“Guiding by the stars”: the dramatic story of the missionaries kidnapped in Haiti about their escape

Quince de los 17 misioneros secuestrados en Haití.

Fifteen of the 17 missionaries kidnapped in Haiti.


This is how 12 missionaries who were kidnapped in Haiti in October and were released last week fled from their captors, according to a spokesman for the organization to which they belong, Christian Aid Ministries (CAM), told a press conference on Monday.

The account has not been corroborated by the US or Haitian authorities.

They were part of a group of 17 missionaries kidnapped by the 400 Mawozo gang in the capital Port-au-Prince on October 16.

The gang had asked a million dollars per hostage. It is not clear if he was ever paid.

The escape

The missionaries were in the hands of the kidnappers until they found “the perfect moment” to escape, said CAM spokesman Weston Showalter during a conference in the state of Ohio, in the United States.

“They found a way to open a door that was closed and locked, they quietly went to the path they had chosen to follow and left the place,” he continued.

After evading “numerous vigilantes”, the group headed towards the mountain, “guided by the stars.”

Prayer in Haiti for the safety of the missionaries kidnapped in October.

Getty Images

The group included a married couple, a 10-month-old baby, and two teenagers, 14 and 15 years old. There were also four adult men and two women.

They moved through “forests and thickets, avoiding thorns and brambles,” Showalter added.

The spokesperson explained how the group, including the children, remained silent during the journey. The 10-month-old baby was wrapped in clothing to protect her from the thorns.

“It was two hours through the brambles. We were in gang territory during the whole hikeThe spokesman said, citing the account of one of the missionaries.

Near dawn, they found a person with a phone who assisted them by calling authorities.

Soon after, the group was flown to Florida on a US Coast Guard flight, according to CAM. Most are already with their families.

Negotiations with the kidnappers

When it was learned that they were released last week, police spokesman Gary Desrosiers told AFP that authorities they negotiated for weeks with the kidnappers.

Two members of the group had been released in November and another three in December. Their identities have yet to be revealed.

During a press conference, David Troyer, director of CAM, said that with the help of the people they formed a fund to continue the negotiation process, although he did not clarify whether any ransom had been paid.

Who are these missionaries?

Ohio-based Christian Aid Ministries describes itself as a group organization Amish, Mennonites, and Anabaptists serving physical and spiritual needs around the world.

They tend to dedicate themselves mainly to actions humanitarians.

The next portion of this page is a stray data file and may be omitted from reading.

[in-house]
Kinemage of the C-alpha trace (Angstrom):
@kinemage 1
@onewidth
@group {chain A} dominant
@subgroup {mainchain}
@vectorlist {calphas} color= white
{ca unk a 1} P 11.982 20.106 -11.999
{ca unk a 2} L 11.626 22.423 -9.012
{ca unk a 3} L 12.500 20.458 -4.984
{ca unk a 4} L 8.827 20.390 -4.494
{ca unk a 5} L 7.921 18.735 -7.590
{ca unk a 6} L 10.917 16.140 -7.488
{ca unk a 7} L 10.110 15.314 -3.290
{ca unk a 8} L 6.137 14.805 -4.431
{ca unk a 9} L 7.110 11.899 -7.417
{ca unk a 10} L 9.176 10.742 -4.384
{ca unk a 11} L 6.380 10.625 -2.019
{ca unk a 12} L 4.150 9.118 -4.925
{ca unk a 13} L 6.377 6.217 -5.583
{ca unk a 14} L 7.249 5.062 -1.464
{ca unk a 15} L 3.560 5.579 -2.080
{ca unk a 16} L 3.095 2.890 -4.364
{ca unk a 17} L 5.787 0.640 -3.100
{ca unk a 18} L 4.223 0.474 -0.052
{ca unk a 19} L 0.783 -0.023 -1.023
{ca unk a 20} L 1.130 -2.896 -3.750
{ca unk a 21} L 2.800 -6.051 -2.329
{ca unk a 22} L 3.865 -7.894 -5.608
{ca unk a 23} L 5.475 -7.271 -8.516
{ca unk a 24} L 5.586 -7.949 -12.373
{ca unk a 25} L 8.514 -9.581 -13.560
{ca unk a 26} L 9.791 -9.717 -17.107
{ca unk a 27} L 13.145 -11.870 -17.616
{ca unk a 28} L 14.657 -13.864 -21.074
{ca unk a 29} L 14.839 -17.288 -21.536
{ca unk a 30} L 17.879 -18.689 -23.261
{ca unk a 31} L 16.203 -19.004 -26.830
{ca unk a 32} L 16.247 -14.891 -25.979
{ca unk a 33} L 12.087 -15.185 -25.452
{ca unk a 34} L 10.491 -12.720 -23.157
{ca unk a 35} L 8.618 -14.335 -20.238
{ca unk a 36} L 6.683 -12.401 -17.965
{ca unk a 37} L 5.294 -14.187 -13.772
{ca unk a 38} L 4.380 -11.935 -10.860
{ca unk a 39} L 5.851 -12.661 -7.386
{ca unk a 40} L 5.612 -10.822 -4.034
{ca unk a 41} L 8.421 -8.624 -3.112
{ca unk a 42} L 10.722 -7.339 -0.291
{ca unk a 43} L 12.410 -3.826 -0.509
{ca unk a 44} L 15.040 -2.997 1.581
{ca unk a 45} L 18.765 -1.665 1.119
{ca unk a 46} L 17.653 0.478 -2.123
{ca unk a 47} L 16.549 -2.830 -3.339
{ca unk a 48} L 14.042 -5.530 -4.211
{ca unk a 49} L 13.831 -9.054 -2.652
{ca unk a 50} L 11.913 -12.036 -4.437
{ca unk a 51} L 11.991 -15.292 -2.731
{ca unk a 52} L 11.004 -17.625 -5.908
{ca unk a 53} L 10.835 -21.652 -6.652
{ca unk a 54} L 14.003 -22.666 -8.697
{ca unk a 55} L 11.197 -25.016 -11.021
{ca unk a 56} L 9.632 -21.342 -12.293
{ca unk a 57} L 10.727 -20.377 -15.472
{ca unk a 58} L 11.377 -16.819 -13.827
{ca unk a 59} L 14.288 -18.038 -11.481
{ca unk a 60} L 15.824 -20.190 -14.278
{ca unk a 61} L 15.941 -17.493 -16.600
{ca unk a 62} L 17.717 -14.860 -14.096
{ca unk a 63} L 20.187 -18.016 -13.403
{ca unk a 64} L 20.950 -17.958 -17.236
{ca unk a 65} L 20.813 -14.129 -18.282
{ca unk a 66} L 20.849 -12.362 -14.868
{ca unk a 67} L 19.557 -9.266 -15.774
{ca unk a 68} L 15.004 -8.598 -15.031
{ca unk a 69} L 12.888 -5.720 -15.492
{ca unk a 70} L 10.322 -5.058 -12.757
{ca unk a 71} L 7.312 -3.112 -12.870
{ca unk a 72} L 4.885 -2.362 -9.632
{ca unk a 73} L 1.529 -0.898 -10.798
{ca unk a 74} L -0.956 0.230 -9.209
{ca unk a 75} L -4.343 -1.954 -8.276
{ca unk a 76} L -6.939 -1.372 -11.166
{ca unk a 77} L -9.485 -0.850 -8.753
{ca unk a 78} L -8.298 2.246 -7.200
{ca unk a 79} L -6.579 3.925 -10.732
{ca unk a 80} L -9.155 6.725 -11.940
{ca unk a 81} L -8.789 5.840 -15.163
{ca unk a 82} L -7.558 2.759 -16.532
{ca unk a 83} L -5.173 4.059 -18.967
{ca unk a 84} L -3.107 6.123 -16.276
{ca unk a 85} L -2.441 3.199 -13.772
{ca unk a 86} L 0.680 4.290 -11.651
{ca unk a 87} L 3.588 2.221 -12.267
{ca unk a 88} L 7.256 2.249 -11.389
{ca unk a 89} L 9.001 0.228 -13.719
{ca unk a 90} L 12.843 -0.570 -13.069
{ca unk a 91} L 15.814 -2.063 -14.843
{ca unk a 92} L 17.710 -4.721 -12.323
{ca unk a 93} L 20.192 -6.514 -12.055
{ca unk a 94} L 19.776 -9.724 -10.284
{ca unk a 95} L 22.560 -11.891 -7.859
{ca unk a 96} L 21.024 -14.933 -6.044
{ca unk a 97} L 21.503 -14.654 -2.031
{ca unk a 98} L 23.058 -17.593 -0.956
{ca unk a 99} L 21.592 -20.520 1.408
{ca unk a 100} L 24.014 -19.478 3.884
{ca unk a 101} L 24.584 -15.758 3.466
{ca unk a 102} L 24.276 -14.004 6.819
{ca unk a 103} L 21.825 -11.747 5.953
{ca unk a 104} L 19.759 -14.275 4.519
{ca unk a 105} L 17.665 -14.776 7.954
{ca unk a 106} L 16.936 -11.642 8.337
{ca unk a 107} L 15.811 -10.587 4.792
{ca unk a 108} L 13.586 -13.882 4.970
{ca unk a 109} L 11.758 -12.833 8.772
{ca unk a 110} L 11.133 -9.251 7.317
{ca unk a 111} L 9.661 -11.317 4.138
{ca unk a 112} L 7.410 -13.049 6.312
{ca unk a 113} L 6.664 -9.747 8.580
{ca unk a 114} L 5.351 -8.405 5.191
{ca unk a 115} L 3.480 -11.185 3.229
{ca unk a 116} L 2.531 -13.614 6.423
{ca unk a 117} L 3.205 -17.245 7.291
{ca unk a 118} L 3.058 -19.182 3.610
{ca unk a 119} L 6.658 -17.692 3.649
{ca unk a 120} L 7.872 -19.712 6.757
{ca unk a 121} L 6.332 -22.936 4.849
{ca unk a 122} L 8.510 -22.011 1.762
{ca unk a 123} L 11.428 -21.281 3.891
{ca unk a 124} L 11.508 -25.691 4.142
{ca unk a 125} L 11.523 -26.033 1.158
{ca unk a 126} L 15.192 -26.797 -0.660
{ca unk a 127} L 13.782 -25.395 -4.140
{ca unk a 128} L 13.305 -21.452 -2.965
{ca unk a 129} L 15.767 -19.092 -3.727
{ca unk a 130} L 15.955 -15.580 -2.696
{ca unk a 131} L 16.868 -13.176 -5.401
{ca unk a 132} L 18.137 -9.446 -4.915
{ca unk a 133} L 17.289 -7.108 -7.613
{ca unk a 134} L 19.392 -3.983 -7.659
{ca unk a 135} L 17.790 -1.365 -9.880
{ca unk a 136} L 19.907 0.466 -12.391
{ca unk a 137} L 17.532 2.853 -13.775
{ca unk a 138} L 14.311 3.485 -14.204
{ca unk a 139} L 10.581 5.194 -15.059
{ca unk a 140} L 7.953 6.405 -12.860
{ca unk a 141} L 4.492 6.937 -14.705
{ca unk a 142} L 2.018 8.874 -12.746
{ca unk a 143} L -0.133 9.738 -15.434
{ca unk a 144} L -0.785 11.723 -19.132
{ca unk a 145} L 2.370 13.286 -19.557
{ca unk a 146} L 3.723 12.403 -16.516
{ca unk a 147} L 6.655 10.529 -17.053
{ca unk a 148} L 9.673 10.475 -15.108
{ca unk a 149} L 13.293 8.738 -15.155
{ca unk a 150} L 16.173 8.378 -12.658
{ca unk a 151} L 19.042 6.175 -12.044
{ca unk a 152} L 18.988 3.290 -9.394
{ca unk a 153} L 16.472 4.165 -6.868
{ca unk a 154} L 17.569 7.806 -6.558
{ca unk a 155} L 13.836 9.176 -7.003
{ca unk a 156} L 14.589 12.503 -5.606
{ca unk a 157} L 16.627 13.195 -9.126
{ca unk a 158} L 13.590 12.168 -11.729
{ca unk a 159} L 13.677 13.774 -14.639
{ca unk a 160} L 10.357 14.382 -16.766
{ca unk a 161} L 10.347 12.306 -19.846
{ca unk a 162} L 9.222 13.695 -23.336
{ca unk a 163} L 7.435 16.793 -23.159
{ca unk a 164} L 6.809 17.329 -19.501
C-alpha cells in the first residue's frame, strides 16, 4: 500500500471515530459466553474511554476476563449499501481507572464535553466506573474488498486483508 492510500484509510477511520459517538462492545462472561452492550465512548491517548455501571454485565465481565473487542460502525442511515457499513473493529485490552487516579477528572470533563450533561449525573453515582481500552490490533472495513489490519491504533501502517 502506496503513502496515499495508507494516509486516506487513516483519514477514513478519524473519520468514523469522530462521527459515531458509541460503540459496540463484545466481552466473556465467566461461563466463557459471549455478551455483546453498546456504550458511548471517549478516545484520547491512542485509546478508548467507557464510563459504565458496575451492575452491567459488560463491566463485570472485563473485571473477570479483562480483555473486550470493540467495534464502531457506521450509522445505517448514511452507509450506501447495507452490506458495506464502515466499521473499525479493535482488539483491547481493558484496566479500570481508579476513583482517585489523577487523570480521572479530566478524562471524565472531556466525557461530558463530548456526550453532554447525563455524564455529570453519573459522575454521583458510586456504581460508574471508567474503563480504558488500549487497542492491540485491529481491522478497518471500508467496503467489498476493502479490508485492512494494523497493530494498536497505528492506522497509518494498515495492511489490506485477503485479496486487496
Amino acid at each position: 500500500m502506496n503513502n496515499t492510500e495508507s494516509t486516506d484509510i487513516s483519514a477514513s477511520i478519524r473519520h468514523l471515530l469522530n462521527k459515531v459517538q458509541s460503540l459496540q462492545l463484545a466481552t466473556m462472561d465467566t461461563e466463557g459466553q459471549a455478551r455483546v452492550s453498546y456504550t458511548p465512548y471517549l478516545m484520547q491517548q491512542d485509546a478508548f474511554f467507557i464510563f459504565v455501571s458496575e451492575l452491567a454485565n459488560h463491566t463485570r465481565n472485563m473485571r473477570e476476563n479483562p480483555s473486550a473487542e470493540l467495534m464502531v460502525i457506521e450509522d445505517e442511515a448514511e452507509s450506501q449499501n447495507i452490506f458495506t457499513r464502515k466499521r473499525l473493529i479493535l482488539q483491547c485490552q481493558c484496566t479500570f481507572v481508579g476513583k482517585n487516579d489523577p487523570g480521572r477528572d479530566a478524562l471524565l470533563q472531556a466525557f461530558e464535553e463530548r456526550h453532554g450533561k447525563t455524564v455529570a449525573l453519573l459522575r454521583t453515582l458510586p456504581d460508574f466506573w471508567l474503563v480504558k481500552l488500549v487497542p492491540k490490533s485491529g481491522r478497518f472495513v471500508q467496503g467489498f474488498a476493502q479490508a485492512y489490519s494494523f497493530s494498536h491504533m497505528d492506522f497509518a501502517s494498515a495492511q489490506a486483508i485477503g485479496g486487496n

Group of Amish at a train station in Orlando, Florida, USA.

Getty Images
Christian Aid Ministries is made up of groups and individuals from the Amish, Mennonite, and Anabaptist community.

CAM, like other organizations, has provided shelter, food and clothing to children in Haiti, oneof the poorest countries in the world.

According to Melani McAlister of the Department of American Studies at George Washington University, donations of money and humanitarian assistance are often channeled through non-governmental organizations (NGOs) that are often Christian associations, such as CAM.

Members of these organizations frequently go to areas on the front line of conflict, extreme needs and citizen insecurity, as in the case of Haiti. breaching with that some of the safety recommendations of the US Department of State

Christian missionary in Haiti after the 2010 earthquake.

Getty Images

Deal with the band

The kidnappers fed and provided the missionaries with drinking water, as well as formula for the baby, the CAM representative said, and got baby formula for the little girl.

However, the washing water was contaminated, causing some to skin sores.

Showalter, the CAM spokesman, denied initial reports that the driver of the bus from which they were abducted was a local Haitian.

Instead, he said it was a Canadian who was also released.

“The hostages spoke with the gang leader on several occasions, reminding him of God and warning him of his possible trial,” Showalter said, adding that the missionaries kept a 24-hour prayer vigil while in captivity.

Showalter’s account has not been confirmed by US or Haitian officials.

400 Mawozo

Kidnappings are one of the main sources of funding for 400 Mawozo.

In April its members kidnapped members of the Catholic clergy, who were released days later. It is unclear whether the million-dollar ransom they requested was paid.

Haiti has one of the highest rates of kidnapping in the world.This year, and as of October, 800 had been reported, one of the highest annual figures.


BBC Mundo



Reference-www.prensalibre.com

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